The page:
25 October 2022

Soft endoscope for the brain

The brain is a fragile, complex network of tightly packed nerve cells, each of which plays its own role. When there is a need for therapy of brain diseases, surgeons should be able to navigate in this delicate environment in order to accurately affect the target areas without harming healthy cells.

In neurosurgical procedures, minimally invasive surgery, that is, the introduction of a direct instrument (for example, a catheter), is a common practice in various fields of application, ranging from biopsy and laser ablation, ending with drug delivery and fluid evacuation.

The limitation of a rigid catheter is its low accuracy in conditions of shifting brain tissues, as well as the deformation and tissue damage that it can cause. The problem of access to deeply located anatomical structures remains open, limiting both preoperative planning and the possibilities of surgical intervention.

Researchers from Imperial College London have created a neurosurgical platform capable of inserting a soft guided catheter for a wide range of diagnostic and therapeutic manipulations with the possibility of targeted drug delivery.


On the left: the surgeon's console with a visual interface. On the right: a controlled catheter drive mounted on a neurosurgical robot.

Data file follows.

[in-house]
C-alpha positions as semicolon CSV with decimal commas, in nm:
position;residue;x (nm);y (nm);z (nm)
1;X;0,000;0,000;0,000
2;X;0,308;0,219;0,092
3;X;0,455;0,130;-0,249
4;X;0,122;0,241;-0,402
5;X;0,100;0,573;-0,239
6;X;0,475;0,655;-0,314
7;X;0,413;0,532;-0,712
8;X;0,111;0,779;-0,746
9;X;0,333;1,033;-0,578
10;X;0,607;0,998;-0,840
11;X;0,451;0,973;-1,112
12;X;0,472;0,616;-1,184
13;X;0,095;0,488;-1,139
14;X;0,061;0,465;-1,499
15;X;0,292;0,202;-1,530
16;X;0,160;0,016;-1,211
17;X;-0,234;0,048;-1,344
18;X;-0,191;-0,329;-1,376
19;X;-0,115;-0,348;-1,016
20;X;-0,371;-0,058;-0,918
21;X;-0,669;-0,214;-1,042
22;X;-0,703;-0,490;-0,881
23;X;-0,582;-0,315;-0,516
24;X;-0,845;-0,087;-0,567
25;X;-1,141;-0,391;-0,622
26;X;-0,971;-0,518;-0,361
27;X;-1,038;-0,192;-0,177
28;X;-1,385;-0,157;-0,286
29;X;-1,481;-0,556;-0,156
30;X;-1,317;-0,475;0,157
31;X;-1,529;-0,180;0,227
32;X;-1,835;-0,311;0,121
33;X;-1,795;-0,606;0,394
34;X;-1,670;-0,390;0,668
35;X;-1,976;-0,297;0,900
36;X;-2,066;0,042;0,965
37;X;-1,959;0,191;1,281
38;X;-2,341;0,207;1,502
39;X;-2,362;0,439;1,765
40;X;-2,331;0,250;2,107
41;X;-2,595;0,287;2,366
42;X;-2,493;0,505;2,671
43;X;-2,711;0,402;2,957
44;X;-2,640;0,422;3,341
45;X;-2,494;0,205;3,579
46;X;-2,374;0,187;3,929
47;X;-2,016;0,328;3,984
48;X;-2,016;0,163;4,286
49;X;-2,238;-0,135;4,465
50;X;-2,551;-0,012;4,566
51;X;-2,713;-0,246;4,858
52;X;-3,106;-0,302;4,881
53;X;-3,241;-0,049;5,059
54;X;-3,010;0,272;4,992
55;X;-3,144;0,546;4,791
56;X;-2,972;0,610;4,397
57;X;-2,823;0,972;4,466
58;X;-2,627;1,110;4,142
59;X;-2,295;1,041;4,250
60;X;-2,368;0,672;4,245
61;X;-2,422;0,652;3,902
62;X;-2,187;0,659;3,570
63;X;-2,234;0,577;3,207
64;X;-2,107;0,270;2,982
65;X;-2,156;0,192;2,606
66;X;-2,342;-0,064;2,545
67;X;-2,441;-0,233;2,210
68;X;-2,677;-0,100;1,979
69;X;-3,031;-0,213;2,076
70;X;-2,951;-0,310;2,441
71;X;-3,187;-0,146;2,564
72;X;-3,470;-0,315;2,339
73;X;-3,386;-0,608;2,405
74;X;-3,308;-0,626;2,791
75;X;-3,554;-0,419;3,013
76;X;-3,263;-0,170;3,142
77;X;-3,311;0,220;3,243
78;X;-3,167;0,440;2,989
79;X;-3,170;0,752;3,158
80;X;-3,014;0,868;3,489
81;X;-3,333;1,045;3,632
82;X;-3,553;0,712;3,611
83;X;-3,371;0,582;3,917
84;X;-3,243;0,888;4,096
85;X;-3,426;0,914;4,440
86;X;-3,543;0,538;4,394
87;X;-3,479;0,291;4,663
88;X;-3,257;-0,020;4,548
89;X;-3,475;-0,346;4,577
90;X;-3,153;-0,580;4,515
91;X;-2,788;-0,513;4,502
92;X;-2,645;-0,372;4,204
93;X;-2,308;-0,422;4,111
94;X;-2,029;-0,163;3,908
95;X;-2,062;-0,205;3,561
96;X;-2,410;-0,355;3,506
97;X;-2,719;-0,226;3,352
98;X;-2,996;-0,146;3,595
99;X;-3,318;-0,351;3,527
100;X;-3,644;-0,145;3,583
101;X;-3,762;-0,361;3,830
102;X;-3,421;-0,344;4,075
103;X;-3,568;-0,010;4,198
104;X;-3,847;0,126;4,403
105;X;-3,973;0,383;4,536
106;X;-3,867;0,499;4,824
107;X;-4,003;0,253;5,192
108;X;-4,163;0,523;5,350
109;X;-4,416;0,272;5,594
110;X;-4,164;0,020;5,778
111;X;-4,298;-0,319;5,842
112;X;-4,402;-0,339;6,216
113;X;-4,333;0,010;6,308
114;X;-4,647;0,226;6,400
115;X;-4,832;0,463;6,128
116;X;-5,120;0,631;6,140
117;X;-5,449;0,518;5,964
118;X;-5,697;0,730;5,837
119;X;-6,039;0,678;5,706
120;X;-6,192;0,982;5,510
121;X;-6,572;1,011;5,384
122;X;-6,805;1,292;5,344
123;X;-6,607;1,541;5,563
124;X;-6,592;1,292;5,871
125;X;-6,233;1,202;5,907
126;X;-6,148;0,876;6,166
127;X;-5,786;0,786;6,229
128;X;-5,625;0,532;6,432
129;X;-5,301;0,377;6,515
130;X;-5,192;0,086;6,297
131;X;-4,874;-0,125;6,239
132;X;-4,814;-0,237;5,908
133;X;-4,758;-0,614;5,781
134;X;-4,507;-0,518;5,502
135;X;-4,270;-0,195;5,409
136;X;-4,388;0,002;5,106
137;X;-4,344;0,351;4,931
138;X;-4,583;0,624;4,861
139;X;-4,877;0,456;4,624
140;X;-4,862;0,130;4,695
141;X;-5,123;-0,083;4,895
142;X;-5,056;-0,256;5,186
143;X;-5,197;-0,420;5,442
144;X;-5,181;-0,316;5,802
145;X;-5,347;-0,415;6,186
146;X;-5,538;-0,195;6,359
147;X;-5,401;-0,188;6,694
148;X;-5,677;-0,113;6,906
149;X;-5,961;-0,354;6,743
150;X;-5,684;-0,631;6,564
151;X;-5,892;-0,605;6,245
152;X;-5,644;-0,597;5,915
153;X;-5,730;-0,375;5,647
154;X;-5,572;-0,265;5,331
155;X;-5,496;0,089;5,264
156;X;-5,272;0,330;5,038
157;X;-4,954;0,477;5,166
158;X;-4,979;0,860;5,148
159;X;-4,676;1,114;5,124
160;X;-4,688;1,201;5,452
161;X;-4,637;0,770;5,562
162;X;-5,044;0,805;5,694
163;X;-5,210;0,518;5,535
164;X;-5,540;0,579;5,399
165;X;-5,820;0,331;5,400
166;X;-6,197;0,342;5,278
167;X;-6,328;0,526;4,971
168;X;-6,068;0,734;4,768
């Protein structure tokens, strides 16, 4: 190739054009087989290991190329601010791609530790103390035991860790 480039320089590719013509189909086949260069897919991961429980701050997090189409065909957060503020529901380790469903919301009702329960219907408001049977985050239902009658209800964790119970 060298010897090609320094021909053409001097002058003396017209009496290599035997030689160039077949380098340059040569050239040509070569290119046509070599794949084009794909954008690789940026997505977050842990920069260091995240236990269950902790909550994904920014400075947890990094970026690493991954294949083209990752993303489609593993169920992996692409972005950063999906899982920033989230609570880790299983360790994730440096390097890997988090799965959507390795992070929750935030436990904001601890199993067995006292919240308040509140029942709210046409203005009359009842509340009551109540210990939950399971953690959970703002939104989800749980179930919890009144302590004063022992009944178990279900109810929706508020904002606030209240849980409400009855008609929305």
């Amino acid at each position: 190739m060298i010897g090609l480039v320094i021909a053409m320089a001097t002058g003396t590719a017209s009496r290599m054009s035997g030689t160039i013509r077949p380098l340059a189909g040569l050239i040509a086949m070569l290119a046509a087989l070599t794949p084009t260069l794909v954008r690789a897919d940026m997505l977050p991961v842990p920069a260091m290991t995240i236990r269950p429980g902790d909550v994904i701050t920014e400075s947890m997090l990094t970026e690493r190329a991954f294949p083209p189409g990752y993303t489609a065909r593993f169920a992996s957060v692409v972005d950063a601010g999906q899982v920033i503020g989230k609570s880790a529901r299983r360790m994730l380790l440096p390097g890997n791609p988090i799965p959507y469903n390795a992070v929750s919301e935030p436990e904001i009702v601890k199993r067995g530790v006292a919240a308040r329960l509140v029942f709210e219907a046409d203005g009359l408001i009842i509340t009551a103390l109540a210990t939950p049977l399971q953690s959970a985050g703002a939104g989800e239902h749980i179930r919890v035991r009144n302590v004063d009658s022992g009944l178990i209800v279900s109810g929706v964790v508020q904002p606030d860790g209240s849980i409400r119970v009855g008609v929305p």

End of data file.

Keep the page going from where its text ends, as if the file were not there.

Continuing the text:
The system includes a flexible catheter that avoids damage to brain tissue during treatment, and a robotic arm with artificial intelligence support that helps surgeons guide it through brain tissue.


The catheter consists of four interconnected segments that slide relative to each other, providing flexible navigation.

Artificial intelligence collects information about the surgeon's actions and the response of brain tissues in order to guide the catheter with maximum accuracy.

To test the system, the researchers inserted a flexible catheter into the brains of two live sheep in the Laboratory of Veterinary Medicine at the University of Milan. The sheep were given painkillers and watched for signs of distress around the clock for a week, and then the structural effect of the catheter on brain tissue was studied.

They found no signs of pain, tissue damage, or infection after the catheter implantation. If the same results are achieved in humans, then in four years it can be introduced into practical medicine.

If successful, the new method of minimally invasive robotic brain surgery will increase the safety and effectiveness of modern neurosurgical procedures where precise targeting of therapeutic and diagnostic systems is required, for example, in localized gene therapy. It will help reduce tissue damage during surgery, as well as speed up the patient's recovery and shorten the length of hospital stay.

Article by R.Secoli et al. Modular robotic platform for precision neurosurgery with a bio-inspired needle: System overview and first in vivo deployment is published in the journal PLOS ONE.

Aminat Adzhieva, portal "Eternal Youth" http://vechnayamolodost.ru based on the materials of Imperial College London: New flexible, steerable device placed in live brains by minimally invasive robot.

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